Karma Yoga For Happiness
by: Amy Twain
We know that Karma Yoga is mentioned in the Ishavasya Upanishad and the Bhagavad-Gita, but for so many students outside of India are quite unfamiliar with it. If you ask a class filled with students about the definition of Karma Yoga you will be quite lucky to get an answer. Karma Yoga is oftentimes translated as, “selfless service,” like giving to others with time or money or charity work. Karma means “work or action” so it really requires effort. And Yoga means a lot of things. We could always hear the meaning of Yoga as: unity, union or a calm or tranquil state of mind.
Karma Yoga is oftentimes overlooked by some of us. In most Hatha Yoga teacher training programs, we tend to emphasize or highlight it, but then move on toward the ideas of physical mastery. But physical mastery alone does not deliver or guarantee complete and total happiness. As a matter of fact, happiness truly occurs when the practice of Yoga becomes part of our daily lives off the mat. Still, karma is often referred to as negative. Bad luck is bad karma, yet good luck or good fortune is oftentimes thought of as an inner effort within our own control, which could happen because of our own efforts.
Our actions would have a positive or negative result. The theory or law of karma is complex, yet it is easy to grasp or understand. An easy and simple way in order to test this theory is to observe carefully and experiment in the happenings of our daily lives. Notice how many individuals out there who wait for somebody to greet them first? Then these people may feel unhappy, lonely or miserable simply because nobody even said hello to them. Now, this is “karma in practice.” But if the same individual were to greet every person that they meet, by giving them a warm smile, bowing, waving or through a firm hand shake, all of the energy will be positive.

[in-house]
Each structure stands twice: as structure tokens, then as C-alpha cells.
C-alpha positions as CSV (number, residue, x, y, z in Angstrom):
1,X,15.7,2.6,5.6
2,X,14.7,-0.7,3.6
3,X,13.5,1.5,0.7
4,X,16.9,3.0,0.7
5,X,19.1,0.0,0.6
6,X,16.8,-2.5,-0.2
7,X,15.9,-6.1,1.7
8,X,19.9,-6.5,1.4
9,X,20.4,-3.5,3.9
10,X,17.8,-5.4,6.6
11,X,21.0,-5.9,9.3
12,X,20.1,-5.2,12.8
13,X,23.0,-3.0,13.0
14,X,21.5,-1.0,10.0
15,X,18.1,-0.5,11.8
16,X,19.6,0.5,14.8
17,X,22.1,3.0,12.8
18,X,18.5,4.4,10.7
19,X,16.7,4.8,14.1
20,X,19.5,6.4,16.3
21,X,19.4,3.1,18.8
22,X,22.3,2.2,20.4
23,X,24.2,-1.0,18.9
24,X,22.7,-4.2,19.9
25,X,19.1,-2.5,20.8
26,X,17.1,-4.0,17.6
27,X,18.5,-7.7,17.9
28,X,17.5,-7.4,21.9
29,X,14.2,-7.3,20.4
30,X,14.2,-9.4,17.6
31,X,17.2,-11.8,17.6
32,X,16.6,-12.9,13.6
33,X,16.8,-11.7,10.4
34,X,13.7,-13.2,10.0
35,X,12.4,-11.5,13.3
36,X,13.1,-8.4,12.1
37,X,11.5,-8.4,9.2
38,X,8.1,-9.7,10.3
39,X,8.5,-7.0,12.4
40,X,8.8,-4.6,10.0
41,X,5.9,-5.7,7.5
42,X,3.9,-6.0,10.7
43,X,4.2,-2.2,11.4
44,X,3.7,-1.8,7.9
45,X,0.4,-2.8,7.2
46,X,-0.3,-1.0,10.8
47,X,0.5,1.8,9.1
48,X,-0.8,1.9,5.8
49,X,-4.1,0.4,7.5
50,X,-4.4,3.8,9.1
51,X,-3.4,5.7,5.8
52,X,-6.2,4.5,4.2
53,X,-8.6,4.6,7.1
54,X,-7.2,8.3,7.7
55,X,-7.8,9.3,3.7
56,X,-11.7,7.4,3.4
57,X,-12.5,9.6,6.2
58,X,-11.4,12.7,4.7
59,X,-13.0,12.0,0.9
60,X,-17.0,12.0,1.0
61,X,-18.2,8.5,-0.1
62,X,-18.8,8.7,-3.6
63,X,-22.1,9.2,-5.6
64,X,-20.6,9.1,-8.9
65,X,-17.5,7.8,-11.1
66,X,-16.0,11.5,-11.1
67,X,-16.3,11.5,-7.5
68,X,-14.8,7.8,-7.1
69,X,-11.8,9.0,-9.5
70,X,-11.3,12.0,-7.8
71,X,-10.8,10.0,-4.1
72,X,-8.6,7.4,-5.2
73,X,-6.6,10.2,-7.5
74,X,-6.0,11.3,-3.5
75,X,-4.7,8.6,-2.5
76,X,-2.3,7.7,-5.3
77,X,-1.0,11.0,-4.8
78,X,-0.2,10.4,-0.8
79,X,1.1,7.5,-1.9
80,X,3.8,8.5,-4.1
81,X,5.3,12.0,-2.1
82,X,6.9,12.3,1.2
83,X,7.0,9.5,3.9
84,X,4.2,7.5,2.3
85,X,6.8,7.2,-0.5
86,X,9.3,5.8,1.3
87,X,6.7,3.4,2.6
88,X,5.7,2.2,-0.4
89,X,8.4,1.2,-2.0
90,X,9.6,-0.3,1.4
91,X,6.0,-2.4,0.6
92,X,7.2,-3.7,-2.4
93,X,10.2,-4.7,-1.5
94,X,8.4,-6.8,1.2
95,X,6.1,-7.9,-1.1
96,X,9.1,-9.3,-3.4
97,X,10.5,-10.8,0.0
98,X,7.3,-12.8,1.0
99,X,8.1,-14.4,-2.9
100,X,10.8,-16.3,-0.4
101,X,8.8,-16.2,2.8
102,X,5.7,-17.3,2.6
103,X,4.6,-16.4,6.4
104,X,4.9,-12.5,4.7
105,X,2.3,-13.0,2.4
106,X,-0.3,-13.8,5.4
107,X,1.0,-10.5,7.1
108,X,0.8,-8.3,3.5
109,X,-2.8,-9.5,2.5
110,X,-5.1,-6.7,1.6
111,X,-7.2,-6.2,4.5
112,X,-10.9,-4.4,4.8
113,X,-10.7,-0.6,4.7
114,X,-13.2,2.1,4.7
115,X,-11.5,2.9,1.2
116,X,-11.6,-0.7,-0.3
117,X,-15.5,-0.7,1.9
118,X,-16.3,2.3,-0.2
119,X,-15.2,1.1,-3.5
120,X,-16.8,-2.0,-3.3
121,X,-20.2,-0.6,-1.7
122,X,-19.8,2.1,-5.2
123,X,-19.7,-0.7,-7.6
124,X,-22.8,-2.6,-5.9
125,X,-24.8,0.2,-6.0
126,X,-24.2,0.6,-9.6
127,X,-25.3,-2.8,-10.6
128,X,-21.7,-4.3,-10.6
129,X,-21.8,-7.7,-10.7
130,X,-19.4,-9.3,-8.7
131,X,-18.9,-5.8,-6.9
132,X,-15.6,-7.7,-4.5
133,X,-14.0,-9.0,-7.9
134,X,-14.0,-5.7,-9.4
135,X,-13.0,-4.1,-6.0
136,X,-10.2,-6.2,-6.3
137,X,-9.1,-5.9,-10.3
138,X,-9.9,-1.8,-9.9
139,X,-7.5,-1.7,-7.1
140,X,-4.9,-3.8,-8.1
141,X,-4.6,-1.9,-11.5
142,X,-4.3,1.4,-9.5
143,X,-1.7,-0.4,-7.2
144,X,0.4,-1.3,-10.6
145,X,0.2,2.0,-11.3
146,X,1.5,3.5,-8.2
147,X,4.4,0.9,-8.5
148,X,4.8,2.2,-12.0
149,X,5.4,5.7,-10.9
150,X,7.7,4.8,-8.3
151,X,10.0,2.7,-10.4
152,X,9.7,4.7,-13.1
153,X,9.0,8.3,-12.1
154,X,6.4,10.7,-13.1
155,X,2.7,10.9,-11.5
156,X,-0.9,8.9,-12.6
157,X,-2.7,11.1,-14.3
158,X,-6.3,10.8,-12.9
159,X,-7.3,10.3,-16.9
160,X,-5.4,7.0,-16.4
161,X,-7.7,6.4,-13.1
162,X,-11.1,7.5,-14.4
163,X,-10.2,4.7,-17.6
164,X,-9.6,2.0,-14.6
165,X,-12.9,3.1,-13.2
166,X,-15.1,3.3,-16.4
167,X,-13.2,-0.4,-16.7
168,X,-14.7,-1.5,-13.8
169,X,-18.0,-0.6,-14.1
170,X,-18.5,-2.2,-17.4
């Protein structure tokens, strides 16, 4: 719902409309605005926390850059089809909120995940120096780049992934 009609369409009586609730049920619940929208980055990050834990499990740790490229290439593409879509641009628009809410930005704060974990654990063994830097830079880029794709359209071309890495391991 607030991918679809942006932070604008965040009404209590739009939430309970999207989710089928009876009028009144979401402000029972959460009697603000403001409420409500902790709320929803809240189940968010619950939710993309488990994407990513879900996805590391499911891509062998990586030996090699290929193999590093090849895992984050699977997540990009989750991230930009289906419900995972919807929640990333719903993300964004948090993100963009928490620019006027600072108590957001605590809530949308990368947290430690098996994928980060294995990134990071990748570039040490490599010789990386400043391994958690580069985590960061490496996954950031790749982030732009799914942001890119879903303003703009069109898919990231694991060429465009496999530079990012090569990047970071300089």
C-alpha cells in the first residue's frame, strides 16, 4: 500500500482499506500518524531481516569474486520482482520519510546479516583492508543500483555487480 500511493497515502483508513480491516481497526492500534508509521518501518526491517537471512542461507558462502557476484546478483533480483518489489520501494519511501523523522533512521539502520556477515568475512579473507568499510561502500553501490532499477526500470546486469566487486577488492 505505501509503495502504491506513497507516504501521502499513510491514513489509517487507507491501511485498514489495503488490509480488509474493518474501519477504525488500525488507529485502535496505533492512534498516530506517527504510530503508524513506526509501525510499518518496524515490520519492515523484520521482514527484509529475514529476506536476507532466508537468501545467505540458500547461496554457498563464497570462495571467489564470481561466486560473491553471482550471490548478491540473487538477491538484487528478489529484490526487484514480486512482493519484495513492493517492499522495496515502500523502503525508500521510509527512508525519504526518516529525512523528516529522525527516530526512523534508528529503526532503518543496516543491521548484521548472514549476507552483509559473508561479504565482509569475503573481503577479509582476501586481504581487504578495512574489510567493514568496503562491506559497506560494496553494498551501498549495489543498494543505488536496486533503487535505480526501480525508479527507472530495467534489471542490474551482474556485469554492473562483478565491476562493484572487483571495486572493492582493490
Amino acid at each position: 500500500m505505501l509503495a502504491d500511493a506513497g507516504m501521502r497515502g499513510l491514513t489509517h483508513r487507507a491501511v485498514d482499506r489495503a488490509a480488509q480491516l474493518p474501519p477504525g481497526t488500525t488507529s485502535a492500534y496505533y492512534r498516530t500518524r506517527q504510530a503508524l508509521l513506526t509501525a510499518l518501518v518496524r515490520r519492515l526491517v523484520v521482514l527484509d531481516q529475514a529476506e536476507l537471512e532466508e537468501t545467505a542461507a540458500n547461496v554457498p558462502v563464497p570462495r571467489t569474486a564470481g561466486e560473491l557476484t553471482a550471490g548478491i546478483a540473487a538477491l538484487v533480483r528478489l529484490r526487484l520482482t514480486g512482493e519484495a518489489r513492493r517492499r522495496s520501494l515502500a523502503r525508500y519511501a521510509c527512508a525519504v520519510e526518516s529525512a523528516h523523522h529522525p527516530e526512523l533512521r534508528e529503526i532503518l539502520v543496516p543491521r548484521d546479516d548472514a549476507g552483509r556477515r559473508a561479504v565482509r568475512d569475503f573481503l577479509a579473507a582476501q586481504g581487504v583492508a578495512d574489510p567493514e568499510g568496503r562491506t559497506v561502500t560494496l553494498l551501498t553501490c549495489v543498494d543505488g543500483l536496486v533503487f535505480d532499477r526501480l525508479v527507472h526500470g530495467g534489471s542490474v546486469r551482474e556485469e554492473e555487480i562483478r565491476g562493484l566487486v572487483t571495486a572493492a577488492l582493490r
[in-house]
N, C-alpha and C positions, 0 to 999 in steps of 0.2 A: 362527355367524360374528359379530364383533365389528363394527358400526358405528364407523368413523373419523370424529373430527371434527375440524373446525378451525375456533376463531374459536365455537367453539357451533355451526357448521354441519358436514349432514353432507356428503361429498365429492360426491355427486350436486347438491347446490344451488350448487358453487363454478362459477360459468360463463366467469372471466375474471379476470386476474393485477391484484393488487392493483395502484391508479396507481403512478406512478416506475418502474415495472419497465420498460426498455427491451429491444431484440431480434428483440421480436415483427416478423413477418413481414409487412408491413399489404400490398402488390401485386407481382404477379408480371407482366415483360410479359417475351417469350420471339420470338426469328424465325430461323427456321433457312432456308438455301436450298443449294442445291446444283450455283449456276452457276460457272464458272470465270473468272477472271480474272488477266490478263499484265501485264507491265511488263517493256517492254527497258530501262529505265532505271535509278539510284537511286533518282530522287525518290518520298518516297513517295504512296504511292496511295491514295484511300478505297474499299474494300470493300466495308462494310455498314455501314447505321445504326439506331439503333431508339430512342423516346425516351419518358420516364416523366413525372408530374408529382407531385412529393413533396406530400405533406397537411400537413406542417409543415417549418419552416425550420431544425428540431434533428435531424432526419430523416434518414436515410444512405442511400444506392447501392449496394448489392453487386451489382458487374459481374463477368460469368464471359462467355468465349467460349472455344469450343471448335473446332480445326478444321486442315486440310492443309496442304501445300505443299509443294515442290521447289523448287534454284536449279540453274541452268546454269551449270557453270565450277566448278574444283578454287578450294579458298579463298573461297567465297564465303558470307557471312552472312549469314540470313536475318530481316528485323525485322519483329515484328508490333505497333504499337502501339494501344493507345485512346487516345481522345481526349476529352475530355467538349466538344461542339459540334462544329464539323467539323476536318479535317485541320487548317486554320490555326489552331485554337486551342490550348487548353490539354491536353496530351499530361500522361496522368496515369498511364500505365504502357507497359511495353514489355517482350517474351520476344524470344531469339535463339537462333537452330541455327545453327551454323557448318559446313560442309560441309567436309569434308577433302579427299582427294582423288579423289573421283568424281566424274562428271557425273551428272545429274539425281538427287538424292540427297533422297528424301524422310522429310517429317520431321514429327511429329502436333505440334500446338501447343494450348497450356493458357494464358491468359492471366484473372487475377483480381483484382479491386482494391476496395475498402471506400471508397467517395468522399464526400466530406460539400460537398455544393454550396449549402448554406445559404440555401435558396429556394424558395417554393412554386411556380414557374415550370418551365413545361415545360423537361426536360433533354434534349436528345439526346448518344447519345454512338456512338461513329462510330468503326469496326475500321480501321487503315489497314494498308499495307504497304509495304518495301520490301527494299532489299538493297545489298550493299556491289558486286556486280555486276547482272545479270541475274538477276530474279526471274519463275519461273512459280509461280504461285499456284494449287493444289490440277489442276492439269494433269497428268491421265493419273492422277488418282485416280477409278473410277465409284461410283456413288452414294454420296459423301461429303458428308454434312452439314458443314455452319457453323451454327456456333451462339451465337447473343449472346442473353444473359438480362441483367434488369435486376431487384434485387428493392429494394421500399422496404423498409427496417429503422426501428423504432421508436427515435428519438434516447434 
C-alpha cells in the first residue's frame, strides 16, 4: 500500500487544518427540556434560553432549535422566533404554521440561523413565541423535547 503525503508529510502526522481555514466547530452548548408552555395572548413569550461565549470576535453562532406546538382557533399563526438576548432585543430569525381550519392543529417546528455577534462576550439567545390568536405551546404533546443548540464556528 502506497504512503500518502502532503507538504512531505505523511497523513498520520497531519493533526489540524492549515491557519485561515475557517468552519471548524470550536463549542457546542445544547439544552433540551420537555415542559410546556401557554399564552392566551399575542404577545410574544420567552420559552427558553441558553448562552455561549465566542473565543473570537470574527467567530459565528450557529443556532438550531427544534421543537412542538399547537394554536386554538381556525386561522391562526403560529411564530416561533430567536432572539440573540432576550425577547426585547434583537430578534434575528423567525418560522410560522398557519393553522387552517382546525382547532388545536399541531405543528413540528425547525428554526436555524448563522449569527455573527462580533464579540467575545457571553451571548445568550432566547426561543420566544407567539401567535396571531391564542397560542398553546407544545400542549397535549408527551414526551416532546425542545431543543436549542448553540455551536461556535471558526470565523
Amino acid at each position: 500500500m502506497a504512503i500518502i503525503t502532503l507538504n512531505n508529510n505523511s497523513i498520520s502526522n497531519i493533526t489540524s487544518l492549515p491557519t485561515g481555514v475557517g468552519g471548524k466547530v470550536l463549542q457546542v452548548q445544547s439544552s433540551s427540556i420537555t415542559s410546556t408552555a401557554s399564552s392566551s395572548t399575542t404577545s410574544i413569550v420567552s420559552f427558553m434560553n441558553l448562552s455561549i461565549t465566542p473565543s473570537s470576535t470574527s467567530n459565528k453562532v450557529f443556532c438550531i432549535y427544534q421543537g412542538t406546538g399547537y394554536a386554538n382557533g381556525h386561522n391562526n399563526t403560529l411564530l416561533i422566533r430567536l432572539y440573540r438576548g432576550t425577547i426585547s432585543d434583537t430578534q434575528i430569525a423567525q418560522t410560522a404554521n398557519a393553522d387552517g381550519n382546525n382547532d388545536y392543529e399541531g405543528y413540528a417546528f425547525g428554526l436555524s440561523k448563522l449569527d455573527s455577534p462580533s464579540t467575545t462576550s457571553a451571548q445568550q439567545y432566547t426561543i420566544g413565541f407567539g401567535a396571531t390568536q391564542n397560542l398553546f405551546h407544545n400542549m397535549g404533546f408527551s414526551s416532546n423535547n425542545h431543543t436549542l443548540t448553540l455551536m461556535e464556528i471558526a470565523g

The results or outcome of taking the initiative with just a mere friendly greeting would be a state of happiness. Then many people would respond in a similar manner, naturally. As we go through or experience our daily routine of our work and begin to socialize with other people, we may cause some small changes with our attitude or behavior toward others. As we go further, how many people actually listen to one another? Listening to other people also makes them happy and grateful. The mere effortless act of listening emphatically definitely costs us not even a single cent, but it truly makes everybody happy when we listen to them.
All that it requires is to give a little of our time to someone else. There is really no need to wait for the other person to make the first move or somebody else to be friendly and approachable first. When we create and initiate the positive action, we are setting the wheels of karma in motion and the end result is to find our own happiness.